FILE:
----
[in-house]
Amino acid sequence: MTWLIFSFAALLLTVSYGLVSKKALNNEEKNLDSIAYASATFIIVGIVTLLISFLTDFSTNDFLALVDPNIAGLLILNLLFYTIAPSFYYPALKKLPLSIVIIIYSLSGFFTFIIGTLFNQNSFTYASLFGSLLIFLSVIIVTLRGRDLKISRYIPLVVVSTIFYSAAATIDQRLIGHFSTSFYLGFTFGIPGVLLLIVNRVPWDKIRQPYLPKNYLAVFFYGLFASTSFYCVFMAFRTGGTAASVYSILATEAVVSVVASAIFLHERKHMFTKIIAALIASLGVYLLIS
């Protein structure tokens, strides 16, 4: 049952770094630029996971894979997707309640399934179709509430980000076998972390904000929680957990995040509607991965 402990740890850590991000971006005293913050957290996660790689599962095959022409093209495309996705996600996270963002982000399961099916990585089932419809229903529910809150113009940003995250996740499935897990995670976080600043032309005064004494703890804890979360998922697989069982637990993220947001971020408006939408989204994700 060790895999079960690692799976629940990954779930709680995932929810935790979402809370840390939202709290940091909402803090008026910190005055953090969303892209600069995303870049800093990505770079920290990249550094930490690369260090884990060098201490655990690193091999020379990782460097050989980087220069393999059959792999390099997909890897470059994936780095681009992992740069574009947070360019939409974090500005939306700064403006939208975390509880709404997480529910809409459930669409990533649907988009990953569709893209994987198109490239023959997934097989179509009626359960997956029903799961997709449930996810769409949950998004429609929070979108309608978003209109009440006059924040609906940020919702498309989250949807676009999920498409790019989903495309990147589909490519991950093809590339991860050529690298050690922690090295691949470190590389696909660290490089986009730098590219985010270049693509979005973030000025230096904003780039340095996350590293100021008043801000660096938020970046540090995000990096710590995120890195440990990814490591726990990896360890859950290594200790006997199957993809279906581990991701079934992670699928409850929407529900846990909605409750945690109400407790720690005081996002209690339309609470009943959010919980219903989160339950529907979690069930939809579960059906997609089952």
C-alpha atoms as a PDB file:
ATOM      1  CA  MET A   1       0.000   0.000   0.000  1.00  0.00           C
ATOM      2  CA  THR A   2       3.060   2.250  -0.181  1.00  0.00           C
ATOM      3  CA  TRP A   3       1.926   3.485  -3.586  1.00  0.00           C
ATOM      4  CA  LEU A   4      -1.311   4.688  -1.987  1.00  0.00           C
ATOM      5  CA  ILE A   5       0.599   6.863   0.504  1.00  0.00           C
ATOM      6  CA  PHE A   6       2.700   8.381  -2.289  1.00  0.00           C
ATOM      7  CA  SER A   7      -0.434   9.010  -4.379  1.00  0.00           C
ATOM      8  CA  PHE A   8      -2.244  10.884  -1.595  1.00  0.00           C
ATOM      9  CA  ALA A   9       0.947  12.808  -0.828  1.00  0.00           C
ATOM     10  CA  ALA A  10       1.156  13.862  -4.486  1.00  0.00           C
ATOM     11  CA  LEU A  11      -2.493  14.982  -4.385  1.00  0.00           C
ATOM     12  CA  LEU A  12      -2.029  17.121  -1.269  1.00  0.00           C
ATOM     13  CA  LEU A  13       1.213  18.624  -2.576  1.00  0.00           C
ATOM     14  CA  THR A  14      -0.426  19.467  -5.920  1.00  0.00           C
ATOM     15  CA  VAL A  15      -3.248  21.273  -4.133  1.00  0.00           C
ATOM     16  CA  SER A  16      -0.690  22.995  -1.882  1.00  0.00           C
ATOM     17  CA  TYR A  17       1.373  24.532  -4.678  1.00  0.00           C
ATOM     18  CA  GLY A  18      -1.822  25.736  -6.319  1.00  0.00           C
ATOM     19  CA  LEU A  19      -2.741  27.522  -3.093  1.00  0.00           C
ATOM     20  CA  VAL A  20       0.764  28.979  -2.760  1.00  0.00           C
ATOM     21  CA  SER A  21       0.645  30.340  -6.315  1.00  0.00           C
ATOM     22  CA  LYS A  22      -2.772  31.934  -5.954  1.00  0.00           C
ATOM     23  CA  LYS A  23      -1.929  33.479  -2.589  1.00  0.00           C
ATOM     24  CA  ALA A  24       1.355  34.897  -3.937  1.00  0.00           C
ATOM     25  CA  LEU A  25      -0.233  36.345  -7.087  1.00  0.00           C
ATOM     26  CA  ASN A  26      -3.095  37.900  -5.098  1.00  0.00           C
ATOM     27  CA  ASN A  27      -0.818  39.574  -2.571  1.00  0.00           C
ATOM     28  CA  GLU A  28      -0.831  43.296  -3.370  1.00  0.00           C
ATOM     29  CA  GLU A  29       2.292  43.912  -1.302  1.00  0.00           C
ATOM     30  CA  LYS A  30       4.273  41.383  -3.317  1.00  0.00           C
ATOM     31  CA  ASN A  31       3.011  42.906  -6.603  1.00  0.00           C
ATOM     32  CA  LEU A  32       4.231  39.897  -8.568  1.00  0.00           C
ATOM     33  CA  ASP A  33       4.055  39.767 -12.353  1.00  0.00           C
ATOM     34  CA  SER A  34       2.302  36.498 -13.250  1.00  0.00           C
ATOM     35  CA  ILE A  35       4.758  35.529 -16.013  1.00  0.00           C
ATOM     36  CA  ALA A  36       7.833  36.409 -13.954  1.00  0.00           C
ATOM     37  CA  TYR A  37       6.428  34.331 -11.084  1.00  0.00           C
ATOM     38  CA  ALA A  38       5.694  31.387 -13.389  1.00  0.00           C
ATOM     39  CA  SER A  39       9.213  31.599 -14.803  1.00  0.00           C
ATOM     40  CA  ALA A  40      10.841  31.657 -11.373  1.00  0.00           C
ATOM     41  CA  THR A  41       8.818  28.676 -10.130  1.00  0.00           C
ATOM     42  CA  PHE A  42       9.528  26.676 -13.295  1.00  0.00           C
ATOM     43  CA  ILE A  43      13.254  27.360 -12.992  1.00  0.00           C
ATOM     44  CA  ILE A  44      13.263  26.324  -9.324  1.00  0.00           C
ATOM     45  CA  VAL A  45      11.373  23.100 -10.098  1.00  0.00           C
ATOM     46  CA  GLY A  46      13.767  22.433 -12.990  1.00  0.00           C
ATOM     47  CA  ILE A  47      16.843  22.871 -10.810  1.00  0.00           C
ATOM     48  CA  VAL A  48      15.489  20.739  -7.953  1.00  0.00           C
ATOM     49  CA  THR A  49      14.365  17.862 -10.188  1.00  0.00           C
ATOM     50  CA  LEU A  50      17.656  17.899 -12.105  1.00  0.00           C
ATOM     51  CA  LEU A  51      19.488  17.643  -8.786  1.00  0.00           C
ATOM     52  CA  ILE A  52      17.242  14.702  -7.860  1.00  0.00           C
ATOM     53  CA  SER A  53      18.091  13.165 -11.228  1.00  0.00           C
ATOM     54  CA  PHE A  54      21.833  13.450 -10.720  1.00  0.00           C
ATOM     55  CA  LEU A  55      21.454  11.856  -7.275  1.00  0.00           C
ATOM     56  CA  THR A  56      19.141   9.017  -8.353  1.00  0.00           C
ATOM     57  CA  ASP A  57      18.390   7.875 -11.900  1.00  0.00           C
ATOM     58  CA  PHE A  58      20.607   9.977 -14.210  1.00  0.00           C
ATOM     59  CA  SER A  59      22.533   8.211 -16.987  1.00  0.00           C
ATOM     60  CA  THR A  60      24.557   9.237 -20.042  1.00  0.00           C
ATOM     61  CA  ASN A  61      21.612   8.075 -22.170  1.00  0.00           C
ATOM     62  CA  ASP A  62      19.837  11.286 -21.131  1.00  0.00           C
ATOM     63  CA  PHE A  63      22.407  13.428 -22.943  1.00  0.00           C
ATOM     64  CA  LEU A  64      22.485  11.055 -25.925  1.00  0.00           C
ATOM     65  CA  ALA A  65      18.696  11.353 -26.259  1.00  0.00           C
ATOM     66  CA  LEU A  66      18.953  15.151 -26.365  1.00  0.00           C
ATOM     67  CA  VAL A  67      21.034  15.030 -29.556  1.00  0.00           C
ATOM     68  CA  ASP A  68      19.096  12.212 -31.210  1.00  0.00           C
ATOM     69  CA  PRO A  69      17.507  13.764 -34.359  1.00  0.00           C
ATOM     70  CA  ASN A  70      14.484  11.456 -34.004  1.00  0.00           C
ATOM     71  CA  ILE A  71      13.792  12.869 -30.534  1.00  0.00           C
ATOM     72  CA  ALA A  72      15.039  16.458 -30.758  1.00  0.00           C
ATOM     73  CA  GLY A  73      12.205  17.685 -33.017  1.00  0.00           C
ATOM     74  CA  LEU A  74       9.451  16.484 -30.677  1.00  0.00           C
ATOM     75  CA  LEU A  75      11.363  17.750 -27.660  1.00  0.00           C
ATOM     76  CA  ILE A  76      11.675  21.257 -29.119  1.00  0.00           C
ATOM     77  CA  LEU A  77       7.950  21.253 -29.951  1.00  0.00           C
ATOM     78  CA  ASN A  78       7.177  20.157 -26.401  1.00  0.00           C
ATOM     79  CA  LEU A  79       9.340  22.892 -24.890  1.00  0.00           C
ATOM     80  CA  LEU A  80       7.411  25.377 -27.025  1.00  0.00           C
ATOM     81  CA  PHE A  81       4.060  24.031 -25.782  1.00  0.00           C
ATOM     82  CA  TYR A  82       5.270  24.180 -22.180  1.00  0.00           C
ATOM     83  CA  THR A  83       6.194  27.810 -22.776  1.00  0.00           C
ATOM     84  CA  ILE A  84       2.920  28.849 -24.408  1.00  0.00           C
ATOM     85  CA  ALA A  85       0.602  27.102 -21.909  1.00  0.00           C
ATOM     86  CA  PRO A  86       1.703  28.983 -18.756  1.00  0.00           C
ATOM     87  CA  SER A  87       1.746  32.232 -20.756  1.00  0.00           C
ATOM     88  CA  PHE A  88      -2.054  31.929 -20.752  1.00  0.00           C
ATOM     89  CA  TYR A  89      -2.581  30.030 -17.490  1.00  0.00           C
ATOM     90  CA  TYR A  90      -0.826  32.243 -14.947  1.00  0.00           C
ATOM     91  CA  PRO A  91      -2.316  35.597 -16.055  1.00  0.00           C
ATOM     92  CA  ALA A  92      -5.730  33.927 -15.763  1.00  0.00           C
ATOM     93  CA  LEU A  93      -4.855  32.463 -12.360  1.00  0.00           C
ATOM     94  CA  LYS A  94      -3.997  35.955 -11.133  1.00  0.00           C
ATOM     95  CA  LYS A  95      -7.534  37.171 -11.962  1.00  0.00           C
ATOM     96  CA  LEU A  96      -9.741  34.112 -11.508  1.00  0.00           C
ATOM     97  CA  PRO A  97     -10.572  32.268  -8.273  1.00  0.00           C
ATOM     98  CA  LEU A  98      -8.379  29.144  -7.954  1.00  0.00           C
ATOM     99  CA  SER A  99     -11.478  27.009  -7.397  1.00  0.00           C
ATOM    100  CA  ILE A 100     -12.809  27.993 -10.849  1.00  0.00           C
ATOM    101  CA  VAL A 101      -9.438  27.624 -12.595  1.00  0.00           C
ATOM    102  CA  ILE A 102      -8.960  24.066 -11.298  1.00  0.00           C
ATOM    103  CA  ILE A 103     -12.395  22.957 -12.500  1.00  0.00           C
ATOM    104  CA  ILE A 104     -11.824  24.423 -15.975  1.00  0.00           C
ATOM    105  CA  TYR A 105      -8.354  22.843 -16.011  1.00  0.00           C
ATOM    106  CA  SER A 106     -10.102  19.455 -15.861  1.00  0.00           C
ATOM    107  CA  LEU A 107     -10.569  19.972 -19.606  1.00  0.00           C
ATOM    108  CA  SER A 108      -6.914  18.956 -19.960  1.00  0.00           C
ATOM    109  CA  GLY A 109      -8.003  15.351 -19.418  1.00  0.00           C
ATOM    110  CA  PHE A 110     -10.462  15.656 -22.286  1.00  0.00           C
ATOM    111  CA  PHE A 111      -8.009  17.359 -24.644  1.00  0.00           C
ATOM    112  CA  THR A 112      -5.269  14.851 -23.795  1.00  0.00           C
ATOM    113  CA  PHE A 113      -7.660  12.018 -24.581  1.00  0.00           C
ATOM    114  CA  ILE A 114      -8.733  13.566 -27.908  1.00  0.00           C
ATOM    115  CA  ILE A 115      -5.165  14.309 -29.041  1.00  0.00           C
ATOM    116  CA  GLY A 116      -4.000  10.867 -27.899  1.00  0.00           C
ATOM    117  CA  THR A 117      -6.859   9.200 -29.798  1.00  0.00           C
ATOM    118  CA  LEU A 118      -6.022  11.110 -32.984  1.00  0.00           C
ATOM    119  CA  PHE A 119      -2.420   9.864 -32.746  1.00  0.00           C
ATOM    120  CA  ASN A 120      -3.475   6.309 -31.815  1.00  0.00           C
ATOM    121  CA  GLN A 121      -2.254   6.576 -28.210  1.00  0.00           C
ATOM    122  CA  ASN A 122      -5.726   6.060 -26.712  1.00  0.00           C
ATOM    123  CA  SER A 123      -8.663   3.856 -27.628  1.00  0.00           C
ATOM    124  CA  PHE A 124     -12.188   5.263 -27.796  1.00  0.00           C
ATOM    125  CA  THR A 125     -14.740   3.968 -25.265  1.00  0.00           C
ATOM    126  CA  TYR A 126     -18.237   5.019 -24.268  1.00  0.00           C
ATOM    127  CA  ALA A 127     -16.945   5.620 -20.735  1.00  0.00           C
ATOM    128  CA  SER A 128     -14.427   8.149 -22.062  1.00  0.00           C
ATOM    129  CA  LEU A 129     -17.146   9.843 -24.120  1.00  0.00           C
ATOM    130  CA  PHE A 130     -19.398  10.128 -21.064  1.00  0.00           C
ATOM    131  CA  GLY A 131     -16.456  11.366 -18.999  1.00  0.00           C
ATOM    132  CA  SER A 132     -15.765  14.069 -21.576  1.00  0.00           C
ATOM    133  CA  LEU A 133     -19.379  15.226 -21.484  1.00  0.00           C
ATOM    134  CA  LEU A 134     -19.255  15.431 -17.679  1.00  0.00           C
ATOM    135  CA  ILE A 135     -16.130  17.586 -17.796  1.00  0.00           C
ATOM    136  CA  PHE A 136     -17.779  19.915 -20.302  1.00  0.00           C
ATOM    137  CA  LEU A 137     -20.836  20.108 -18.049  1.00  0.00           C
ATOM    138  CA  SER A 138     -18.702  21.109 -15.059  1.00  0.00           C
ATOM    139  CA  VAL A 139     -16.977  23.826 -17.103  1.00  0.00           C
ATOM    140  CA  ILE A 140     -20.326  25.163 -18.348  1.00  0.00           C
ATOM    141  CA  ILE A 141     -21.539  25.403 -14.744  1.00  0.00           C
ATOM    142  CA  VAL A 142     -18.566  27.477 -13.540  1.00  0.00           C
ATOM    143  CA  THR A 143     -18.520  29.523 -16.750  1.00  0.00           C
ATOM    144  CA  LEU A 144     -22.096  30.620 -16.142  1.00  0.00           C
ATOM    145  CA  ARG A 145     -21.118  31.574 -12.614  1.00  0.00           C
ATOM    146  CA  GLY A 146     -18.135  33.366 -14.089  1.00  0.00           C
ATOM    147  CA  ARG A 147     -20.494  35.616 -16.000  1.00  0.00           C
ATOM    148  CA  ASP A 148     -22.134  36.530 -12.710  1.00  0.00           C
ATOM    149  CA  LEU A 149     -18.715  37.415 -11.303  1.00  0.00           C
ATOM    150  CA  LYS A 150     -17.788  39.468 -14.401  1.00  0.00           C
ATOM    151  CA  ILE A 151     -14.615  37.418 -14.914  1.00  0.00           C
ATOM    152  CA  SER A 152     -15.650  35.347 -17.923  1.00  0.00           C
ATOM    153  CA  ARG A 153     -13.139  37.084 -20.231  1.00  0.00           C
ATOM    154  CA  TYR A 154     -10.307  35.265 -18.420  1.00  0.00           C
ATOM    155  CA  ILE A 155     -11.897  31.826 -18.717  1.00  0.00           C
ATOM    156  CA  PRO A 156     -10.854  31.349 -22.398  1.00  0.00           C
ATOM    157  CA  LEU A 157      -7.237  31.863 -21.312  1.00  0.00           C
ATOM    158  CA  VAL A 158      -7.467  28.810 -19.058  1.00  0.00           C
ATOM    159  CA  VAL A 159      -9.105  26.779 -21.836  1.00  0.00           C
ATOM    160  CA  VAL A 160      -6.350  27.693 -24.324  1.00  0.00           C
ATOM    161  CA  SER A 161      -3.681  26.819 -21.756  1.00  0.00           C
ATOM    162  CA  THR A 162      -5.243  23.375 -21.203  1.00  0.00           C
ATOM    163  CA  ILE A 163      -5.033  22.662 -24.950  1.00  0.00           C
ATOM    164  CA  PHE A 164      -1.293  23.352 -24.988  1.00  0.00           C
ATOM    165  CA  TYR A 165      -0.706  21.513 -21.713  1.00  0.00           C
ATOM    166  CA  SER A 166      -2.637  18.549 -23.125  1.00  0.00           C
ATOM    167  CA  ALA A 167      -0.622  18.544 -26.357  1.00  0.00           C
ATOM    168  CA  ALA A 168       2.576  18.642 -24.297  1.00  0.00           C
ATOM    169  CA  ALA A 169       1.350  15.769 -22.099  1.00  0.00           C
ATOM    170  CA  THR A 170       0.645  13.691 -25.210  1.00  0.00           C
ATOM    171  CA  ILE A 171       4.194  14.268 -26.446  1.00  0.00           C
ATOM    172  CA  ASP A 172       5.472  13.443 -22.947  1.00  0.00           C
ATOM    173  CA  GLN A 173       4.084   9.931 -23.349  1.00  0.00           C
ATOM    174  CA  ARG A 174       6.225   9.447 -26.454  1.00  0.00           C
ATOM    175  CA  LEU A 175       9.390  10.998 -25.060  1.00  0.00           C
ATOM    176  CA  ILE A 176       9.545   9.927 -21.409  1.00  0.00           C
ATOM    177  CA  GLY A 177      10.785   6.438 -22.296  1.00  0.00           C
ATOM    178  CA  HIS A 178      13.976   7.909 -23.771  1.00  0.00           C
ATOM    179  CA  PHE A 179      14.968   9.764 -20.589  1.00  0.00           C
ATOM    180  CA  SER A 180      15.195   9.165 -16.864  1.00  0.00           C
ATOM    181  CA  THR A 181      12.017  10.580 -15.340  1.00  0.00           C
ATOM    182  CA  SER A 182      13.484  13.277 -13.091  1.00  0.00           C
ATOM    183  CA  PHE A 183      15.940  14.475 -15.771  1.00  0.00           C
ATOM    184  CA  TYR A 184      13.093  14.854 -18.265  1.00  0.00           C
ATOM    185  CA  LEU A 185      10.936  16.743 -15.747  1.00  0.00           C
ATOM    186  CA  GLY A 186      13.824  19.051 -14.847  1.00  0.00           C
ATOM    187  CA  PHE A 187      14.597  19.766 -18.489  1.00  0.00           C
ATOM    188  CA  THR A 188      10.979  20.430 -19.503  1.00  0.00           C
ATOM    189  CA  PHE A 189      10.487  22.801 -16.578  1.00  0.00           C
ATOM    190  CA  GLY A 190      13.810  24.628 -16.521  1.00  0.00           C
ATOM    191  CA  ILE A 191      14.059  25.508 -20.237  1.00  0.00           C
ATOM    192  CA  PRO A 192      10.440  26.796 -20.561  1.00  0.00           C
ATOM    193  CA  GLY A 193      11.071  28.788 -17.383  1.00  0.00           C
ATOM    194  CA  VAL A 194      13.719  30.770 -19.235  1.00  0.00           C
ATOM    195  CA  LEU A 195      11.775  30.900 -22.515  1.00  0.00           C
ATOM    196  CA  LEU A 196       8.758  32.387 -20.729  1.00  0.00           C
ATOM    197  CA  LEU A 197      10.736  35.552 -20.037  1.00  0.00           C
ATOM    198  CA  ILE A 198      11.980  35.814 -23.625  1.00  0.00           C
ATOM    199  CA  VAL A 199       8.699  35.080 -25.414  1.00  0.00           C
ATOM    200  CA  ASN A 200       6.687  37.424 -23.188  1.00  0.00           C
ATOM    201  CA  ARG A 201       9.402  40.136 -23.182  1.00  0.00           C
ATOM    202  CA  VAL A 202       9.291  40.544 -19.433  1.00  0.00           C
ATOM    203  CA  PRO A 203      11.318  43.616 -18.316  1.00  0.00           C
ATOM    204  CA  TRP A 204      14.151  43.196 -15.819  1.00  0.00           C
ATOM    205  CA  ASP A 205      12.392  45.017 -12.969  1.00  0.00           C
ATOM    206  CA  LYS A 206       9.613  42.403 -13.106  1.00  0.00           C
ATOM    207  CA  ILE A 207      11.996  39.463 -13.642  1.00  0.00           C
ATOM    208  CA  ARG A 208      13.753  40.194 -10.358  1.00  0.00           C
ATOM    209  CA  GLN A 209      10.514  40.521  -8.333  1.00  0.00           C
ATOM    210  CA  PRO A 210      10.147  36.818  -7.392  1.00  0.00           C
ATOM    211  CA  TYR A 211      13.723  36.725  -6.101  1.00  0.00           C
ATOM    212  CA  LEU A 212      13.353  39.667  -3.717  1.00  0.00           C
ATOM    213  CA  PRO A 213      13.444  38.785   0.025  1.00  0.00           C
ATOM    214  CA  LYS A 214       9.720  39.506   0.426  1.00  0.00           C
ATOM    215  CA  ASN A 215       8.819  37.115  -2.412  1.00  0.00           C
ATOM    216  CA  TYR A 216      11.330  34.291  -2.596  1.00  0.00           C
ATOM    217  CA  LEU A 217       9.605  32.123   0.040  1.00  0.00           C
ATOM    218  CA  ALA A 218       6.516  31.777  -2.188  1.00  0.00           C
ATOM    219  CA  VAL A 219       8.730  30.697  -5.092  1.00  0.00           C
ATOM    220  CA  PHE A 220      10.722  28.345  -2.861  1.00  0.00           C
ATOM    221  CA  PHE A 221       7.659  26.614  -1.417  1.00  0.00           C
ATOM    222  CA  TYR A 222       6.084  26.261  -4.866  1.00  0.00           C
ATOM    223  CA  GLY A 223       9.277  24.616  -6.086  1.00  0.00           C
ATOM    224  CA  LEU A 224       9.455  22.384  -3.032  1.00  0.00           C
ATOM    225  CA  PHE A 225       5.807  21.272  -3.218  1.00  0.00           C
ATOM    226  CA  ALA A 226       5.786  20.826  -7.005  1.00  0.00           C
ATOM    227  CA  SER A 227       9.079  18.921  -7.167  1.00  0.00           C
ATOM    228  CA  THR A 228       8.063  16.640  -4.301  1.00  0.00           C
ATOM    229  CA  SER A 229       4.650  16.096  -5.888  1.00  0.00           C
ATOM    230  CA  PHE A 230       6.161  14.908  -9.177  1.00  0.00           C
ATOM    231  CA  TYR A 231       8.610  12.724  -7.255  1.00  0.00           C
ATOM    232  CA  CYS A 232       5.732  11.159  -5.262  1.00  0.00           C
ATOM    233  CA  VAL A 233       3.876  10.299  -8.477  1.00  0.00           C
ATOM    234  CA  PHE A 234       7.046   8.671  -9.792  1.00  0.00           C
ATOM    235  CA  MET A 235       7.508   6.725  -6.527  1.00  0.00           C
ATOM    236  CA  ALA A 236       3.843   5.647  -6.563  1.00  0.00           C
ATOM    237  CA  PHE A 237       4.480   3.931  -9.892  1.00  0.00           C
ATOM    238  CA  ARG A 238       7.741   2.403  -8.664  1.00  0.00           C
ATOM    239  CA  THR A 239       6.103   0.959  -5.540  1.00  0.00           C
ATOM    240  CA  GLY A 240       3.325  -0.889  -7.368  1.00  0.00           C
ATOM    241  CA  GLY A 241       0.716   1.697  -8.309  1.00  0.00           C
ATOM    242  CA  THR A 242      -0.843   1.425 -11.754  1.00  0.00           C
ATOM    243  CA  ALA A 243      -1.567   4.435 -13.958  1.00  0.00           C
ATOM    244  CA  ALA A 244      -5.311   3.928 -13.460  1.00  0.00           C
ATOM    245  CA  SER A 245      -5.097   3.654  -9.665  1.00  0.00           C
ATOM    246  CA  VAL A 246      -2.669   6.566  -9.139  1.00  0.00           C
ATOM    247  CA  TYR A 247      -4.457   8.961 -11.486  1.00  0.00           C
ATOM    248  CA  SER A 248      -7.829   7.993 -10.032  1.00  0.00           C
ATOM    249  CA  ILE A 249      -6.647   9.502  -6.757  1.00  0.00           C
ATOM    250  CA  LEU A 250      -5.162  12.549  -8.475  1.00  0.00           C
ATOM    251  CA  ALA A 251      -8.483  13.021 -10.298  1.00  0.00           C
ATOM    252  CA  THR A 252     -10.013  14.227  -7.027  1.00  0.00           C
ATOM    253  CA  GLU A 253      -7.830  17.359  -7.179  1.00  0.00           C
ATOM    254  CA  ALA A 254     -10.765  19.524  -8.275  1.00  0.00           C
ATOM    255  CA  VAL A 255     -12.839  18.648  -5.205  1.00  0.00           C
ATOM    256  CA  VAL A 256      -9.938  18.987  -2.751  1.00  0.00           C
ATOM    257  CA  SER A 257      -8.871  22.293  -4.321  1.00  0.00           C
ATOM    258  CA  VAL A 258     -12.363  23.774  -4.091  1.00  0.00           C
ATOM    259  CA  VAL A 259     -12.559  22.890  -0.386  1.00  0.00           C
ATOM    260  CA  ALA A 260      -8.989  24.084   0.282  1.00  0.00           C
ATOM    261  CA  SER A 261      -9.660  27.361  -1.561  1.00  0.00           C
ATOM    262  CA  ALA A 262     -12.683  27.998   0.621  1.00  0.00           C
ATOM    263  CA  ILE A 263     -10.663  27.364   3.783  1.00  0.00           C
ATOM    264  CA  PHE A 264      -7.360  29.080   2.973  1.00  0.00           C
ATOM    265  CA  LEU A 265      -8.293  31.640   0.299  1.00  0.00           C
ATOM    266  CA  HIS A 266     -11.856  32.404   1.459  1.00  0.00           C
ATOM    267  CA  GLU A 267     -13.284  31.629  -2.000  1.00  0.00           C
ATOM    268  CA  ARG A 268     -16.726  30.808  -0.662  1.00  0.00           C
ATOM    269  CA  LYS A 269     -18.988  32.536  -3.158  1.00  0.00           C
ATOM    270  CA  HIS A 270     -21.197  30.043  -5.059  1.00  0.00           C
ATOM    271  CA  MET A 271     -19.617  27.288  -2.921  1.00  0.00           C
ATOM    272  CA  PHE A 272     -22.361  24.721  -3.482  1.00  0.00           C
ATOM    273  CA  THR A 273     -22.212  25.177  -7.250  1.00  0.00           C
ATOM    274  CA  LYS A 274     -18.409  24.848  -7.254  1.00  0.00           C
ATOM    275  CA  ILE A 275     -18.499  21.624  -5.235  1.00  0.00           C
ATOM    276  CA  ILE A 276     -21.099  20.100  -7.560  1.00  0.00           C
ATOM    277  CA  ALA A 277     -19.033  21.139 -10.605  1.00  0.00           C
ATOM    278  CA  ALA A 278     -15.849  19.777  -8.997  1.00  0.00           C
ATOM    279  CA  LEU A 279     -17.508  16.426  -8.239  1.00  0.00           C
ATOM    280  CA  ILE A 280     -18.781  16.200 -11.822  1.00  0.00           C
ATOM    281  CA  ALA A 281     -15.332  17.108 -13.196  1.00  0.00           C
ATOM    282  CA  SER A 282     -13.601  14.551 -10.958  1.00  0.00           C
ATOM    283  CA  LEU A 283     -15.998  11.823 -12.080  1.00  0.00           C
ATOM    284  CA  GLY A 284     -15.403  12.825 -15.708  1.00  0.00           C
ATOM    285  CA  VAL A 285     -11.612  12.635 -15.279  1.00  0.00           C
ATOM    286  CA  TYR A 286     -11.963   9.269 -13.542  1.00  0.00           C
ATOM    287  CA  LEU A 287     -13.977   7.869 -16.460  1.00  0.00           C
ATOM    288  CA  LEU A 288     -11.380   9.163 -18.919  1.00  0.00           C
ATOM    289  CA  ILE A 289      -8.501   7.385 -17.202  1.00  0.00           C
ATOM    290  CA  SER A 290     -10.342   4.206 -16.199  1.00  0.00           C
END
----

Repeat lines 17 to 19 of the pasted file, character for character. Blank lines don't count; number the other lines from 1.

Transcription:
ATOM     13  CA  LEU A  13       1.213  18.624  -2.576  1.00  0.00           C
ATOM     14  CA  THR A  14      -0.426  19.467  -5.920  1.00  0.00           C
ATOM     15  CA  VAL A  15      -3.248  21.273  -4.133  1.00  0.00           C